So, this happened this past weekend (8/28):
This 2 year journey of turning in my credentials to the bishop of the United Methodist Church and working towards priesthood has officially come to an end.
But now, a new adventure begins.
This was a momentous weekend for the Yoo’s.
The previous day, my wife graduated from her chaplain residency program.
I cannot tell you how proud of her I am and what she has accomplished this year, in the midst of a global pandemic.
Wife graduated. I got ordained. My son just existed and consumed all the celebratory events, contributing nothing to the weekend. Hah.
Lots of people have asked do I feel any different.
I honestly don’t. The biggest difference, outside of now being able to celebrate the Eucharist, is that I get to add a “+” to the end of my name. Joseph Yoo+.
But, I just wanted to get the day over with.
I realize that all my graduations and the 4 ordination services I had to go through (Provisional Elder, then elder; transitional deacon, then priesthood), I treated it like a means to an end. Just lay the hands on me and give me the certificate.
I thought about the ordination process. It felt long, but it wasn’t that long.
To be the best of my abilities, I rolled with the punches during this entire process. I learned from the UMC days, don’t be cantankerously arrogant. Don’t be overly critical — especially if you don’t have solutions. Just listen and respond with tact and grace.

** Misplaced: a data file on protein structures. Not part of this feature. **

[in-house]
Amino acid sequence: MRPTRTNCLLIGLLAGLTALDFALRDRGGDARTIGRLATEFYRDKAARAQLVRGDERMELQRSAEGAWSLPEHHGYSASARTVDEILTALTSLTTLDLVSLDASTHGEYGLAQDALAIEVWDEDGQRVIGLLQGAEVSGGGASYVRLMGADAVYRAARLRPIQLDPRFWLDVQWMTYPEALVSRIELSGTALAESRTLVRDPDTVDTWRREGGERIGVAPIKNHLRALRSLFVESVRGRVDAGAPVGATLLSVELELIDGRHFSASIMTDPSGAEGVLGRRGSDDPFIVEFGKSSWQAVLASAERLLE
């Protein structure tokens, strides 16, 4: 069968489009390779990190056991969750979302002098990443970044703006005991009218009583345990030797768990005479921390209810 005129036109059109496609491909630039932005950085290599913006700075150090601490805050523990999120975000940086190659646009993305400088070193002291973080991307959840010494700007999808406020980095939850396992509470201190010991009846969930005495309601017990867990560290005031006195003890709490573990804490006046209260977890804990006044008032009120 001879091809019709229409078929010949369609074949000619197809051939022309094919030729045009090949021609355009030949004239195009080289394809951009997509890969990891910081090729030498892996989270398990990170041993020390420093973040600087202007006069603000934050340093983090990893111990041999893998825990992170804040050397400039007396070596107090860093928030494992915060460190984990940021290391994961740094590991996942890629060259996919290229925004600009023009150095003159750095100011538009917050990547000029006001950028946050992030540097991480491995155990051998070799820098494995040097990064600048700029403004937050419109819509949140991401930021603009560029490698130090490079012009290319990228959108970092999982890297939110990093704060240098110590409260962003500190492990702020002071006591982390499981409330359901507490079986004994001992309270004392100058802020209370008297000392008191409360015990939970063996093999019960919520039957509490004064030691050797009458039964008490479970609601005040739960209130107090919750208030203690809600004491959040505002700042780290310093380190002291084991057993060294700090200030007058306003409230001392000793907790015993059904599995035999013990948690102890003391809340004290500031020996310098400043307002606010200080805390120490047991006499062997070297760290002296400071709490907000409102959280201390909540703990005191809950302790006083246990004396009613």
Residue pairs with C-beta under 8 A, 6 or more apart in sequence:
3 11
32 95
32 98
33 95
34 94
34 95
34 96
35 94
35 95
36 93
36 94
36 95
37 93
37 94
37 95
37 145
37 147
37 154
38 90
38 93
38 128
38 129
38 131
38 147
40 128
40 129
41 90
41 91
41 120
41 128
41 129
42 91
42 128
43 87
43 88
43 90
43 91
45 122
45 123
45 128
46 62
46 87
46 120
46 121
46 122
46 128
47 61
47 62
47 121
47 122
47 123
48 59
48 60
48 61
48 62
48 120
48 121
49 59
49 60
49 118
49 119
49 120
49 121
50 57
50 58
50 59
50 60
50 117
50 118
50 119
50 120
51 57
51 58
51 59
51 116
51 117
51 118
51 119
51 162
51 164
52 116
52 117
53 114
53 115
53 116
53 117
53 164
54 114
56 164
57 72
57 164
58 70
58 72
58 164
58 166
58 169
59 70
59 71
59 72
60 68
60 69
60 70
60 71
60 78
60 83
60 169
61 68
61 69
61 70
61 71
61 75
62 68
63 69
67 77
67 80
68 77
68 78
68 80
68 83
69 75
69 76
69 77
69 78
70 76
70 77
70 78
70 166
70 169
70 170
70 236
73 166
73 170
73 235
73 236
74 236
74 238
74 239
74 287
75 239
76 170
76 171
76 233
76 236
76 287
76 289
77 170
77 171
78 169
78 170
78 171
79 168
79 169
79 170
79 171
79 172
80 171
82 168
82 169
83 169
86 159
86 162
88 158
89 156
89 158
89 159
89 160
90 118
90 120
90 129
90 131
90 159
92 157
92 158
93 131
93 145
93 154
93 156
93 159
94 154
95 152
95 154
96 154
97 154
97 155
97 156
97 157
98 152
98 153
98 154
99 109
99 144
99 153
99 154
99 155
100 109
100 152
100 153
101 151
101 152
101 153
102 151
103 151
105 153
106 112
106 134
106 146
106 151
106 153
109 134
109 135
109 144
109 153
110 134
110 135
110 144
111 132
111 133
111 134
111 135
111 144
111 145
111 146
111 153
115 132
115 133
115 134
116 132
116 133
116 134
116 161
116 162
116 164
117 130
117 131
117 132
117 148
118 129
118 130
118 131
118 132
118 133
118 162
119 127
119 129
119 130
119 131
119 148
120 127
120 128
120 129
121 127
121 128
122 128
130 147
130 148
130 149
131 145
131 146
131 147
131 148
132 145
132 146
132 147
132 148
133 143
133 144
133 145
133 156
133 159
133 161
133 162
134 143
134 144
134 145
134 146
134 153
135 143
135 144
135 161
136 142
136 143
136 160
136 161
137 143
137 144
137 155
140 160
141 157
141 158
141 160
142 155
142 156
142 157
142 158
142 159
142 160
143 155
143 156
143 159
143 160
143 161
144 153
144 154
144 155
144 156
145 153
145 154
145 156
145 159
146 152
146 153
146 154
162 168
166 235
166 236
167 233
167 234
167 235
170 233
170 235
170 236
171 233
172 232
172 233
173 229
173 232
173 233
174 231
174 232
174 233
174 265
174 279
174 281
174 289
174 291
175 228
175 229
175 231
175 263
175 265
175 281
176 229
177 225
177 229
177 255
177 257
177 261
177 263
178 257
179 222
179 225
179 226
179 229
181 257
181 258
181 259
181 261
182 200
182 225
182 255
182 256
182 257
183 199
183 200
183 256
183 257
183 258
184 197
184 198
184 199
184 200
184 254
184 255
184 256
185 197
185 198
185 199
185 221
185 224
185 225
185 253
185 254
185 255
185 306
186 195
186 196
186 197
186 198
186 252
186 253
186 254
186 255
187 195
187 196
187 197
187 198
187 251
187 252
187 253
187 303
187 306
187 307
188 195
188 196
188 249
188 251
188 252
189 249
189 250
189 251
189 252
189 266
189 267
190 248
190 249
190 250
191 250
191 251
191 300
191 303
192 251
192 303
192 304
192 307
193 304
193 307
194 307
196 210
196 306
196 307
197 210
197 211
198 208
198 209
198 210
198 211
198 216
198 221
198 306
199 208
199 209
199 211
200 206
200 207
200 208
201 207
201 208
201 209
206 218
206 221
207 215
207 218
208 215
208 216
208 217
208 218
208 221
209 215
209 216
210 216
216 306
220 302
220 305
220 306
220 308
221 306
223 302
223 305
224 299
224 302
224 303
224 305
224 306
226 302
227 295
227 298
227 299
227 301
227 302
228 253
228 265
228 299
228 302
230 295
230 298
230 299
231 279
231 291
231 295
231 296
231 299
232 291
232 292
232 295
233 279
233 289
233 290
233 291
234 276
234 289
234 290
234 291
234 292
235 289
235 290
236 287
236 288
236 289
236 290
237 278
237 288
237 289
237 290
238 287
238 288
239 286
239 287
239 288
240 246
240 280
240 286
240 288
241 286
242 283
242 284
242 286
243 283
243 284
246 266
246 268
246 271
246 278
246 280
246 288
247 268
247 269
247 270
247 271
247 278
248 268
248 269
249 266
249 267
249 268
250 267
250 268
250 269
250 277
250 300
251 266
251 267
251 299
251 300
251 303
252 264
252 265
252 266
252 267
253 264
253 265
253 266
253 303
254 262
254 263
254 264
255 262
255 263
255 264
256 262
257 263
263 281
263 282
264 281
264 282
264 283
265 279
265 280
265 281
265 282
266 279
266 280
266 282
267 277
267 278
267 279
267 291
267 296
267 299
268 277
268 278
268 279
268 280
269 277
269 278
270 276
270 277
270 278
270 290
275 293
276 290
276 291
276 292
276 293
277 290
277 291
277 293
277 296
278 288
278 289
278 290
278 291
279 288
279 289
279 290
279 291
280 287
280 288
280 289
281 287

There were a few questions that were asked that annoyed the hell out of me, but I just smiled and answered. I don’t regret how I got through the UMC process, but I knew I’d do it differently if for whatever reason, I had to do it again. And I did. So I did it differently.
But you know. This one was just a little bit more special. And I made sure to take time to take it all in, here and there.
First off, no one else got ordained with me. This ordination services was for my, and only my, ordination.
It got to be all about me!!!!! And God. Haha.
My wife got to be part of the service, doing the Litany for the Ordinands and for the vesting. And my son was there.
He was all dressed up in a suit that didn’t quite fit him. His pants were tad bit small; the jacket tad bit big. He spoke really loud in the parts of the liturgy he knew; sang loud to the songs he knew; mimicked the bishop’s motion when it came to the Eucharist.
Oh. At the end of the service, he goes up to the Bishop and says, “I like your hat!”
Overall, I’m simply grateful and humbled.
Grateful for St. Andrew’s and humbled by all the things they prepared and did for my ordination.
Grateful for the Diocese of Texas and humbled that they sought me fit to be a priest.
Grateful for my family and humbled by their tenacious love and support.
So here begins a new journey.
(also, don’t mind the grammar. I’ve been far too lazy to self-edit. I hope you knew what I meant instead of what I wrote in the parts where I may have made a mistake. English stay hard, yo).